I'm just curious given the events and the shifting in the fleet and the issues with the MAX, is a sub $0.06 CASM ex, is that even achievable by, say, 2023? Is that being aggressive? And I guess implicit in that question is that, are we back to full capacity by 2023, if not sooner? So I realize it's a longer-term range question. But the hope here is that you're still focused on achieving that sub $0.06 once we get through the pandemic.

Jose Montero -- Chief Financial Officer

Yes. Mike, that's a very, very good and important question. And I think that you point out correctly in the sense that more than necessarily a time frame or a particular month or year. The thing we have to think about it in terms of at what point in terms of our capacity recovery are we at those CASM levels. And of course, we think about that quite a bit. Our returning to sub-$0.06 CASM target. I answered the question in a couple of ways. One, I think that we should be able to achieve our sort of pre-pandemic CASM figures by the time that we are in about 80% of pre-COVID capacity. So I think that's -- which shows how much we've become more efficient throughout this process.

And then we are -- I think the data point, I think, is important is that I think when you do the numbers, if you're assuming a -- there are several moving pieces here, right? So if you assume that revenue dilution is in the mid-teens, we could be break -- cash breakeven by the moment that we are at about in the 70s of pre-COVID capacity. So that's another, I think, good data point to sort of understand how we're seeing the business in the medium-term and how our path to recovery is. But absolutely, we are focused on getting back into that track of getting to that sort of $0.06 of fixed CASM in the medium term.

Mike Linenberg -- Deutsche Bank -- Analyst

That's great.

Pedro Heilbron -- Chief Executive Officer and Director

And I would add, I think you mentioned when you asked when we could get back to those ASM levels. I don't think anybody knows. So we're not going to try to get that. But adding to what Jose just said, if we were at 100% tomorrow, we would be sub-$0.06 tomorrow.

Mike Linenberg -- Deutsche Bank -- Analyst

Interesting. That's helpful. Thanks. And just one quick one here, Pedro, and this is sort of a follow-up to Hunter's question on restrictions. I know you've addressed Panama's restrictions. I'm curious how your loads fared after the US stepped up its restrictions, the mandatory negative COVID test within 72 hours of arrival, that was January 26th. I'm curious how that hit your loads?

And I know during the quarter, I believe, did Argentina announced that carriers had to cut back their service by 30% to 60%? So if there's any chance you can just run through a couple of the examples because it does seem like that there was an increase in restrictions in other countries, not necessarily Panama, but countries that you serve. And like in Argentina, I think, even today, you still run on some days two flights a day, and most other carriers don't even serve [Technical Issues] I'm curious about some of the additional restrictions? And maybe even how you've seen loads or demand change within hours of those restrictions being announced? Thank you.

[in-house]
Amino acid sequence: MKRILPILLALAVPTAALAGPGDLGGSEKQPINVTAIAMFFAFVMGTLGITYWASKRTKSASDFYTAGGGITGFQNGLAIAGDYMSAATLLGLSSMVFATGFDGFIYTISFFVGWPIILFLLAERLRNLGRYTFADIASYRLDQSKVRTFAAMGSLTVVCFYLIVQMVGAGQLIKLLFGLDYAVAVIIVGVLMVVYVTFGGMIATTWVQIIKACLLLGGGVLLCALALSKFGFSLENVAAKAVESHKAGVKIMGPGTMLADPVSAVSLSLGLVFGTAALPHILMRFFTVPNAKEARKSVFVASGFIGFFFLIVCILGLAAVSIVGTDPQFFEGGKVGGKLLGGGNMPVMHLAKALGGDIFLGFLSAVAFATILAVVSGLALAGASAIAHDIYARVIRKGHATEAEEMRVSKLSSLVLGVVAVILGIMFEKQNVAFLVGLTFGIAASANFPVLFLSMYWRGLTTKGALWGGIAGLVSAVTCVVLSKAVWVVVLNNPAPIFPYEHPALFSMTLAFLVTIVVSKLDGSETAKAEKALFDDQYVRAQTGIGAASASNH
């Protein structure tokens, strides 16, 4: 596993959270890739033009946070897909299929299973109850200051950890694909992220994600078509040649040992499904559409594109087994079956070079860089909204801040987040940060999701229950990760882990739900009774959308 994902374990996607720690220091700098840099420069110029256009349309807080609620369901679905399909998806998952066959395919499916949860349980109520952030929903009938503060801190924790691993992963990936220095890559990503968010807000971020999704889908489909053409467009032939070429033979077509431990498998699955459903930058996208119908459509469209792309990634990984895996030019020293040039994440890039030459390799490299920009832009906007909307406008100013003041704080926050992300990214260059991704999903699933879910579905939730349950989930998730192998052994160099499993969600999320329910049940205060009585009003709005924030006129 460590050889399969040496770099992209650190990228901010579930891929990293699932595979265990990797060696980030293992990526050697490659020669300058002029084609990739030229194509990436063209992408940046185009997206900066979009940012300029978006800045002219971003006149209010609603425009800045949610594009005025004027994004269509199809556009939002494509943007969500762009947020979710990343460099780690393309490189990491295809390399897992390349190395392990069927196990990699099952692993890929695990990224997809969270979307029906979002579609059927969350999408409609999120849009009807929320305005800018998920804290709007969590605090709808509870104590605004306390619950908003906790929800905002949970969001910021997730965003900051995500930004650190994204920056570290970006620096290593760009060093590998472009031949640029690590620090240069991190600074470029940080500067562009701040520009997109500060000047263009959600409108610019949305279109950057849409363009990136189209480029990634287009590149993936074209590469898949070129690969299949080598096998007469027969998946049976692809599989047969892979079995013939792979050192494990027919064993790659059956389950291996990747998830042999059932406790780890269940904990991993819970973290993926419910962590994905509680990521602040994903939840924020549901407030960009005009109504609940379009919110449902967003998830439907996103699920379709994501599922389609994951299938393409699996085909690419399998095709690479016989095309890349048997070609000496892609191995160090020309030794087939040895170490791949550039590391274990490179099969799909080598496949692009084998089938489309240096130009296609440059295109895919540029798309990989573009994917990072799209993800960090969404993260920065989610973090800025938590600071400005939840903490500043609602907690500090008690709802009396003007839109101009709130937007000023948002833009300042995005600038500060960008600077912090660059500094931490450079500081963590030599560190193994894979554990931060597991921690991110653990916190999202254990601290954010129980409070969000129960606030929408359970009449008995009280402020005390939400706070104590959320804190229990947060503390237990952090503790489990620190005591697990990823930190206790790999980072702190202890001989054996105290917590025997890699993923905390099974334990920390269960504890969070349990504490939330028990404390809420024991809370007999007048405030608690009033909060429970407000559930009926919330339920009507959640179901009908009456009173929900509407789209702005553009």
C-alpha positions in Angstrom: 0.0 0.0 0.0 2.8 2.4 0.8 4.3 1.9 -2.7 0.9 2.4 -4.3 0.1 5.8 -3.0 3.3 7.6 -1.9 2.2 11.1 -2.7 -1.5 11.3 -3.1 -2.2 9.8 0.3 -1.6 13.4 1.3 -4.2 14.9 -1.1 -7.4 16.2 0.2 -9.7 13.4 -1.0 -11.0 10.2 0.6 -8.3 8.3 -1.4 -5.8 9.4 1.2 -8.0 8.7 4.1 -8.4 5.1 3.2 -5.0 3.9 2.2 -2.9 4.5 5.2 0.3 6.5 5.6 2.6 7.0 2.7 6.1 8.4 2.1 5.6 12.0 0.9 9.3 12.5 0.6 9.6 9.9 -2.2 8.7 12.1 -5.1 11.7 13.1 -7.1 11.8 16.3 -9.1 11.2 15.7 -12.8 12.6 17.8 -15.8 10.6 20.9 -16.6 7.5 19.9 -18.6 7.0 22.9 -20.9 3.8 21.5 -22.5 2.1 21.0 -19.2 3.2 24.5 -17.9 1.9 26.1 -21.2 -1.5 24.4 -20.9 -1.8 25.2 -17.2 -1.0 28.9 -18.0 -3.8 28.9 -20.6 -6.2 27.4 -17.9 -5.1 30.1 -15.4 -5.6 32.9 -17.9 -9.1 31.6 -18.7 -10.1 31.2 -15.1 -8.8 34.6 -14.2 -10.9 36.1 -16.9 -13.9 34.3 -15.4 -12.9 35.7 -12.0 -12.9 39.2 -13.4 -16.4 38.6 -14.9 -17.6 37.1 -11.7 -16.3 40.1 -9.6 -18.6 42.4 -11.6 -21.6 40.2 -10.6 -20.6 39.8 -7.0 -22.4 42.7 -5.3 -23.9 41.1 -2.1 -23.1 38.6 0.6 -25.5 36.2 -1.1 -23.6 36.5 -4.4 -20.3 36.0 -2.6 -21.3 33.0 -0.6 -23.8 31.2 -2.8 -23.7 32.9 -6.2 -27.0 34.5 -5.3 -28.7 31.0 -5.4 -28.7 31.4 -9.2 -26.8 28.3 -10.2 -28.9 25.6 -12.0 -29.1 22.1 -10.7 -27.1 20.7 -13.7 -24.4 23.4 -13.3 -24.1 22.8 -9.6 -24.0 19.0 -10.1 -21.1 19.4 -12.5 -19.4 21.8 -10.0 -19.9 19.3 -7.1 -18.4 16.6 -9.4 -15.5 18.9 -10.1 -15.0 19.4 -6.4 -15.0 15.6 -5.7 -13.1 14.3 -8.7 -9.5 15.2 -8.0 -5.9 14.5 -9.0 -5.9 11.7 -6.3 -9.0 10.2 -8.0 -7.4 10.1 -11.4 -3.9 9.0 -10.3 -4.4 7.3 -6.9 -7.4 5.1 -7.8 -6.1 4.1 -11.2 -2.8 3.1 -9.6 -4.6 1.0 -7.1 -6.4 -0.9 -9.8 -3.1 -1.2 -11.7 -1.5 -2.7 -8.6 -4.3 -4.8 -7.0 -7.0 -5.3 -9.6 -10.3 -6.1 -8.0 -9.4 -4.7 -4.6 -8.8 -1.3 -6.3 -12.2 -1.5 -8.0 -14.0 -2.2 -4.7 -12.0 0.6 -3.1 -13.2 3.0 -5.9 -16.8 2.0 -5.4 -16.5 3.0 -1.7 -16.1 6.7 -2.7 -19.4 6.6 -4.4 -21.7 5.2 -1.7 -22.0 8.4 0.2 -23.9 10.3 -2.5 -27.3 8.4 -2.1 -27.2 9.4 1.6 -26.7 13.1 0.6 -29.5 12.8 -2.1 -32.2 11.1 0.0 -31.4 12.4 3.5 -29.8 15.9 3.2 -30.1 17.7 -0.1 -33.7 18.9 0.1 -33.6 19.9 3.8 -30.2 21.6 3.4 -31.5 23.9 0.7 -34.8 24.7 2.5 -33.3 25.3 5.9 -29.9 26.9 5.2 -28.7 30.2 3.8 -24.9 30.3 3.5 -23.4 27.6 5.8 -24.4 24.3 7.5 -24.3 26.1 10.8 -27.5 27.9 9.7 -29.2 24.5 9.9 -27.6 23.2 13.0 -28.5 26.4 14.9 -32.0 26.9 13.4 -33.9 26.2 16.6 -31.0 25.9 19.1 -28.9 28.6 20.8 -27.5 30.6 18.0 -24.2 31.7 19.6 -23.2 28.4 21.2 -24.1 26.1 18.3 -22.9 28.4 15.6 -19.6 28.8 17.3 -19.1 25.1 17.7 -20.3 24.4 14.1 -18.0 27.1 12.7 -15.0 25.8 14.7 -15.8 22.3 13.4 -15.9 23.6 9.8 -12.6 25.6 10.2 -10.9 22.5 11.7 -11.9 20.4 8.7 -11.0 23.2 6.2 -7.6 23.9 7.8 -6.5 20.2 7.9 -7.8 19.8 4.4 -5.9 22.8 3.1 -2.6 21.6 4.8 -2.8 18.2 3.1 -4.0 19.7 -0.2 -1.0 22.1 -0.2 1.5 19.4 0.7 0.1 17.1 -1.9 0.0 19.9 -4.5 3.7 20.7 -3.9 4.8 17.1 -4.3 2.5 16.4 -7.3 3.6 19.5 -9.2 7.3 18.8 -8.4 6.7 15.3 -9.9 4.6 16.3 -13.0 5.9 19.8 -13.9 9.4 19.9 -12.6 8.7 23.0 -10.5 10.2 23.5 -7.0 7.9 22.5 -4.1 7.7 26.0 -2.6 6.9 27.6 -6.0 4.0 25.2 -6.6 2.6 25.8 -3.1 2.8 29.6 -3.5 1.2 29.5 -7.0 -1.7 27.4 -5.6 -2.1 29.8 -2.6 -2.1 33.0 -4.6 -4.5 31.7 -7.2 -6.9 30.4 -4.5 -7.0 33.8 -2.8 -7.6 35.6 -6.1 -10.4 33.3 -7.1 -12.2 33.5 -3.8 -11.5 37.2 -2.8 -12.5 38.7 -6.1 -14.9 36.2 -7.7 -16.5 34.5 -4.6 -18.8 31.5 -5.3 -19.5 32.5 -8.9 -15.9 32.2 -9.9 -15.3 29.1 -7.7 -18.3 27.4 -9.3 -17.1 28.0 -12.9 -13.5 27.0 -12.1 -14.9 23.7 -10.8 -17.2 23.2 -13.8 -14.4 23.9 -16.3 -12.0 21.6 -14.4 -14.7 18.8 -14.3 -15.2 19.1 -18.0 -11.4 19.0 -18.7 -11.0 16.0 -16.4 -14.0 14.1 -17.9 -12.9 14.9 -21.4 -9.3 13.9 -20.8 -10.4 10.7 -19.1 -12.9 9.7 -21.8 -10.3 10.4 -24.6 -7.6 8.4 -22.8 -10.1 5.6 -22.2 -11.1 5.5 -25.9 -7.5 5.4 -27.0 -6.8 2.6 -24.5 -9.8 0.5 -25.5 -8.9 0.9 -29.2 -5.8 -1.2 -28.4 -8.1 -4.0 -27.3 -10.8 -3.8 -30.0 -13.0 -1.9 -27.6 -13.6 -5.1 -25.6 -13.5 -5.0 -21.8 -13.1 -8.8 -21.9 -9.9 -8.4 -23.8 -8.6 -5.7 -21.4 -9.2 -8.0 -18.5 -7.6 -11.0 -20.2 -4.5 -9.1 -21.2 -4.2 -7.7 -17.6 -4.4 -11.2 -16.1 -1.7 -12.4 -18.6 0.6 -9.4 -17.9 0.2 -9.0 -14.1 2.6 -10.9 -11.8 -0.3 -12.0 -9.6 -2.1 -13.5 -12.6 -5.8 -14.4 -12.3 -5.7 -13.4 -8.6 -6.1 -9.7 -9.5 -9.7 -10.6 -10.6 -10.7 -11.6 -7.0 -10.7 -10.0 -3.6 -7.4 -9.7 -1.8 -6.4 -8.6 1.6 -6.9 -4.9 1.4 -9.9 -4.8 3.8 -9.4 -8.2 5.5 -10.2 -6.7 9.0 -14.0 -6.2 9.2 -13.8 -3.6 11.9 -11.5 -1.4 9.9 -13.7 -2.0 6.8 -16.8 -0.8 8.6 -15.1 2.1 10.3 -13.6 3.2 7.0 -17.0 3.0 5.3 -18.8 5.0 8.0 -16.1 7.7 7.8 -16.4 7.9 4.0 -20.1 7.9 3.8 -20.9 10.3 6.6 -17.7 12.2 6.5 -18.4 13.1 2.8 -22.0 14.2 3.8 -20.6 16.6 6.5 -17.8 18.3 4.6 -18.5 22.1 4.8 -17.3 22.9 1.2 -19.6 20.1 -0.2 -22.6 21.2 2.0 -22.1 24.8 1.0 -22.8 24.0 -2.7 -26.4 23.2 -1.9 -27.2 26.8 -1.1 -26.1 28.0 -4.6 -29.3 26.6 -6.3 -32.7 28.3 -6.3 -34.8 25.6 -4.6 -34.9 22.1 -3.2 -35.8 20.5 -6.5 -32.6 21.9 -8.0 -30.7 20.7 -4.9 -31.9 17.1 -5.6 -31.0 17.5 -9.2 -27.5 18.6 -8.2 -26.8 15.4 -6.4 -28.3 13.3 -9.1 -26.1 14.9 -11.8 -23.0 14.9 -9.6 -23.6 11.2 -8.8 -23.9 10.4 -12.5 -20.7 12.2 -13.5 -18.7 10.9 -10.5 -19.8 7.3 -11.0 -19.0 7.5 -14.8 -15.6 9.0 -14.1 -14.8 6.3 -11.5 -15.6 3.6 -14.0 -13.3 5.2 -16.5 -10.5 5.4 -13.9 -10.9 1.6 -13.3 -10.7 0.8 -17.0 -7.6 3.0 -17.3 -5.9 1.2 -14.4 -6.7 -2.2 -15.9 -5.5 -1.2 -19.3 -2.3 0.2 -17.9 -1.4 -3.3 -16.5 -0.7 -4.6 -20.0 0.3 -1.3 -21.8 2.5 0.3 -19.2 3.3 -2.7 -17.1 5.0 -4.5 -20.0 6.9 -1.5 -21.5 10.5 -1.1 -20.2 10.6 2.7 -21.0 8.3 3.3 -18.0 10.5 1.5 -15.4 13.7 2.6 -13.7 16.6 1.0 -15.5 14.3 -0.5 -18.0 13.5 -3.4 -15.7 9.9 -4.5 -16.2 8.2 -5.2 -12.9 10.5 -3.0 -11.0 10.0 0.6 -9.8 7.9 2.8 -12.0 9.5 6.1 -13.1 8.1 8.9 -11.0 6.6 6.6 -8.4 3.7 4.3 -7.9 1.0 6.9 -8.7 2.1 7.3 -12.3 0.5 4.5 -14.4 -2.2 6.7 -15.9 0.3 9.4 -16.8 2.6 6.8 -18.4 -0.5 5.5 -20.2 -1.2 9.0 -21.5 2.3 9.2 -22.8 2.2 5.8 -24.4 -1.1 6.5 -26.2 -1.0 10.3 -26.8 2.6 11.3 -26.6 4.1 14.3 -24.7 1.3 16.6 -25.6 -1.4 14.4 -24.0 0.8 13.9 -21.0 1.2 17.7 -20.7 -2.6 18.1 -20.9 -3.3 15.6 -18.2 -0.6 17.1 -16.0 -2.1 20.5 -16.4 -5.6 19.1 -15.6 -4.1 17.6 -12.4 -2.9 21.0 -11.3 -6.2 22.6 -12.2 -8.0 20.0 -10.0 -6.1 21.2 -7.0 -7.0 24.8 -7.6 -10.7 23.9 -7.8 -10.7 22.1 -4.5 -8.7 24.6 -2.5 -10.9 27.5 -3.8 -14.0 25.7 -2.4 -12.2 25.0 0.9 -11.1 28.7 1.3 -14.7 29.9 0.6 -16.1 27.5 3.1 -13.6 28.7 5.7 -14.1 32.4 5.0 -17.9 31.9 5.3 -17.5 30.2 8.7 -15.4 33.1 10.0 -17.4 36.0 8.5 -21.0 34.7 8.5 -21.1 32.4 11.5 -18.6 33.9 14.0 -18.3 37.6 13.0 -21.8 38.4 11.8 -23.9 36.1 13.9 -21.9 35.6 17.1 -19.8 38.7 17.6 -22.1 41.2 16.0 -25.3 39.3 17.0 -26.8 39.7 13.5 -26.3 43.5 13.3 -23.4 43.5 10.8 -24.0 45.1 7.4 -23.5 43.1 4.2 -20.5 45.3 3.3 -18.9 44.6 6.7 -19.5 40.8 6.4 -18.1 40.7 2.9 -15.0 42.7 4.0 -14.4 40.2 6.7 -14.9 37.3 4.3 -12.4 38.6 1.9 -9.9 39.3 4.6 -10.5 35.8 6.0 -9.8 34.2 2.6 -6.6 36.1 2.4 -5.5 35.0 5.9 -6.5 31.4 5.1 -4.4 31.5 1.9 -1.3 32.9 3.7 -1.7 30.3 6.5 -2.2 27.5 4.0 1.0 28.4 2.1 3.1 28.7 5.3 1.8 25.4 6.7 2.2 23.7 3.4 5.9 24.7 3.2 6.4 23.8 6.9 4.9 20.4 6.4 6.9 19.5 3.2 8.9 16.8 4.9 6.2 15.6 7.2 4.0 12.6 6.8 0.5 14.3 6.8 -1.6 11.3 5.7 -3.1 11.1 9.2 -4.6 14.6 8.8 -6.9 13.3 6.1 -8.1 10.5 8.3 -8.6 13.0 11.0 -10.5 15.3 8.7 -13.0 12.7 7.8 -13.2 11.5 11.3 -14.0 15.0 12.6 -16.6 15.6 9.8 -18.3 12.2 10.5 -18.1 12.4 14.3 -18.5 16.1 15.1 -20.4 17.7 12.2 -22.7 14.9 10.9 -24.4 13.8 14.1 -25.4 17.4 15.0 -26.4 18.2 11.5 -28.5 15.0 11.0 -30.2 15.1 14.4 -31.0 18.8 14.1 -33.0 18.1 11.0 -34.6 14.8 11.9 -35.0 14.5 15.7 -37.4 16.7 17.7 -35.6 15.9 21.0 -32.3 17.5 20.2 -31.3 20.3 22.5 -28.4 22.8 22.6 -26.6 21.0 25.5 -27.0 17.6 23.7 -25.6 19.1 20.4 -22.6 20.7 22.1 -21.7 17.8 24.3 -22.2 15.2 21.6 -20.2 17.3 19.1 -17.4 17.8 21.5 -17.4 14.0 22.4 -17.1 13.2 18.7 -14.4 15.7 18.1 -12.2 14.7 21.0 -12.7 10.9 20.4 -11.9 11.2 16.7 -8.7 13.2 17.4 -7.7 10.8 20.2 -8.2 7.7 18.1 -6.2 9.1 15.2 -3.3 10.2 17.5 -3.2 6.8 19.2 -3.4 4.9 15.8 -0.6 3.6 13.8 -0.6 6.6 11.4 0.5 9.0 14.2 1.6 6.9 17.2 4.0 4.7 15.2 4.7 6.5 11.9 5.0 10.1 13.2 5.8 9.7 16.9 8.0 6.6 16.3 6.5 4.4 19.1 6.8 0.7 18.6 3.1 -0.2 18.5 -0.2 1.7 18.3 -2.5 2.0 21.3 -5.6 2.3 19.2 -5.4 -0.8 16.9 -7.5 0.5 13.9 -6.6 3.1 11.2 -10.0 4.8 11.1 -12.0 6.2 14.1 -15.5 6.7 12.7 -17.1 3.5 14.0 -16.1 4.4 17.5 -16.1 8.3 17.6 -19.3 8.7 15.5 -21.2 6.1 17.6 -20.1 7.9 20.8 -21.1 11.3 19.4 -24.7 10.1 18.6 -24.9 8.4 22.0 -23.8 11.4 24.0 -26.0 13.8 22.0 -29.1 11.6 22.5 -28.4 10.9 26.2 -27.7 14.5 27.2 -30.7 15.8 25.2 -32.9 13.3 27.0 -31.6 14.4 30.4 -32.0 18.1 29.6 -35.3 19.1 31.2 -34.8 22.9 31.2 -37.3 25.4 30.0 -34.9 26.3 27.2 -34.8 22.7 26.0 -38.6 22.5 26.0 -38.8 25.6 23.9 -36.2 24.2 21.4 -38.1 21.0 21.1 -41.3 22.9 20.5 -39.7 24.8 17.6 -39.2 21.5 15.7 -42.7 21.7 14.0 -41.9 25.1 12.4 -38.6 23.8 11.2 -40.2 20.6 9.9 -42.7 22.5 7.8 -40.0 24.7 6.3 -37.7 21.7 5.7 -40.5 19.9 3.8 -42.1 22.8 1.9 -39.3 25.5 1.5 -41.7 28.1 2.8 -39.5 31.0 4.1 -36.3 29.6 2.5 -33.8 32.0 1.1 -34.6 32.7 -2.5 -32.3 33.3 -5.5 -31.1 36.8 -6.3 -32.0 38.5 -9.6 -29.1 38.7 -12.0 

Pedro Heilbron -- Chief Executive Officer and Director

Okay. Thank you, and no, thank you, Mike. Because after Hunter's question, since you only mentioned Panama, I only answered Panama, and I kind of cross fingers that I could just stay there. So there -- so you're right. The restrictions are all over the place. The testing requirement for the US has not really had an effect, at least, not noticeable because from what I said before, it's widely -- the tests are now widely available. So it's not an impediment for people to travel. And most countries are requiring those tests anyway. So that's not really the problem. But I'll give you a few examples of what has happened in the last, let's say, 1.5 months, which has had an -- a direct impact on our sales on our business. And I'll just give you a few examples.

And you're right, Argentina is restricting flights. We were not restricted only because we already had a diminish -- a reduced schedule. We already had a very reduced schedule in Argentina. Only a few flights a week, so we could stay with that. But for example, our Venezuela flight was canceled for nearly a month due to the COVID. Havana took us from like two dailies to three flights a week, which I think has been now reduced to two flights a week only, for like more than a month.

Uruguay only allowed residents, nationals, who had booked before the restriction, so no new sales were allowed for like over a month in Uruguay. Some countries -- some other countries imposed new quarantine restrictions. And it's a long list. But when you add it up, it had a meaningful impact, and it's kind of part of what we're seeing right now because many of those restrictions remain in place as we speak.

Operator

We have our next question coming from the line of Duane Pfennigwerth with Evercore ISI. Your line is open.

Duane Pfennigwerth -- Evercore ISI -- Analyst